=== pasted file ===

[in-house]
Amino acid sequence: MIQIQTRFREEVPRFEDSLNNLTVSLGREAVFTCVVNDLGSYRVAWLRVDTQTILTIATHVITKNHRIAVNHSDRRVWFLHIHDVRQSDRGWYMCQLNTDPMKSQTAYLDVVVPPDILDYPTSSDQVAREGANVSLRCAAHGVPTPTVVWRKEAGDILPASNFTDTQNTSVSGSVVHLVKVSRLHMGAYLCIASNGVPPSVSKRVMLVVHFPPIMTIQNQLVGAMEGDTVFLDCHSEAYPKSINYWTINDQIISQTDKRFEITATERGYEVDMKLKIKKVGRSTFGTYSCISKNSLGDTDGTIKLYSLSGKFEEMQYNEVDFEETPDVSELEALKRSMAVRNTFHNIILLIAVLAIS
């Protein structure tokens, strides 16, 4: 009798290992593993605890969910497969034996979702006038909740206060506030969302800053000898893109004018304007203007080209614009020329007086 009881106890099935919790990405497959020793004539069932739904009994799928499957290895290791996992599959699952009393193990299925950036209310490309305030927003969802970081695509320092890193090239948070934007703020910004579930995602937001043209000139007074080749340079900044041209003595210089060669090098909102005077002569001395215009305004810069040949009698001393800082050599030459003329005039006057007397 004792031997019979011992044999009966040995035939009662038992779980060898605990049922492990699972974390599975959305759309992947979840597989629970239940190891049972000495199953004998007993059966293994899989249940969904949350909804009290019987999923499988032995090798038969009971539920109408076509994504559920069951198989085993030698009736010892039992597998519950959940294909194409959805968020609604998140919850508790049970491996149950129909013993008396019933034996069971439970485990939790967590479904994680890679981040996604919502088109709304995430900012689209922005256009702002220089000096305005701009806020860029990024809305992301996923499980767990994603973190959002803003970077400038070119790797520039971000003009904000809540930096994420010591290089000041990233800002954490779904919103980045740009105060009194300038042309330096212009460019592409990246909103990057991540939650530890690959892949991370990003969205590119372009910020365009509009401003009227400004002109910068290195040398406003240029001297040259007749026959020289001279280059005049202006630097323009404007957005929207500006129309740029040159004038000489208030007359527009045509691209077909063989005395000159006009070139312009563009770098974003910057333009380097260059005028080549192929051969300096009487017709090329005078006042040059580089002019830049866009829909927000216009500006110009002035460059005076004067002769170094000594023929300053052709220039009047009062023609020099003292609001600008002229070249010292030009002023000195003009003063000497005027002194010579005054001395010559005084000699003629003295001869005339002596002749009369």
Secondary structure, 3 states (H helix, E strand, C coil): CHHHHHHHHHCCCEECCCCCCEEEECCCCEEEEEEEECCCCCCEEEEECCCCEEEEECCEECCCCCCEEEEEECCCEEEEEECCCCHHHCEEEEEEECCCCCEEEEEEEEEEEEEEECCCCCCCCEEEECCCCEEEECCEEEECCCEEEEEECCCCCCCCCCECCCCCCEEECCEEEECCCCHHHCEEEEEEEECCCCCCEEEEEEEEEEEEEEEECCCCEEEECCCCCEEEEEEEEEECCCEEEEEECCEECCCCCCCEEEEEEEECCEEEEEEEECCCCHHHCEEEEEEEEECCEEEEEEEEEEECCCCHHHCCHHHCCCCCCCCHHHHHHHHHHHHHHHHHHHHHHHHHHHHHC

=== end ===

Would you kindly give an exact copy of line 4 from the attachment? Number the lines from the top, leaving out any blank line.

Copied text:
Secondary structure, 3 states (H helix, E strand, C coil): CHHHHHHHHHCCCEECCCCCCEEEECCCCEEEEEEEECCCCCCEEEEECCCCEEEEECCEECCCCCCEEEEEECCCEEEEEECCCCHHHCEEEEEEECCCCCEEEEEEEEEEEEEEECCCCCCCCEEEECCCCEEEECCEEEECCCEEEEEECCCCCCCCCCECCCCCCEEECCEEEECCCCHHHCEEEEEEEECCCCCCEEEEEEEEEEEEEEEECCCCEEEECCCCCEEEEEEEEEECCCEEEEEECCEECCCCCCCEEEEEEEECCEEEEEEEECCCCHHHCEEEEEEEEECCEEEEEEEEEEECCCCHHHCCHHHCCCCCCCCHHHHHHHHHHHHHHHHHHHHHHHHHHHHHC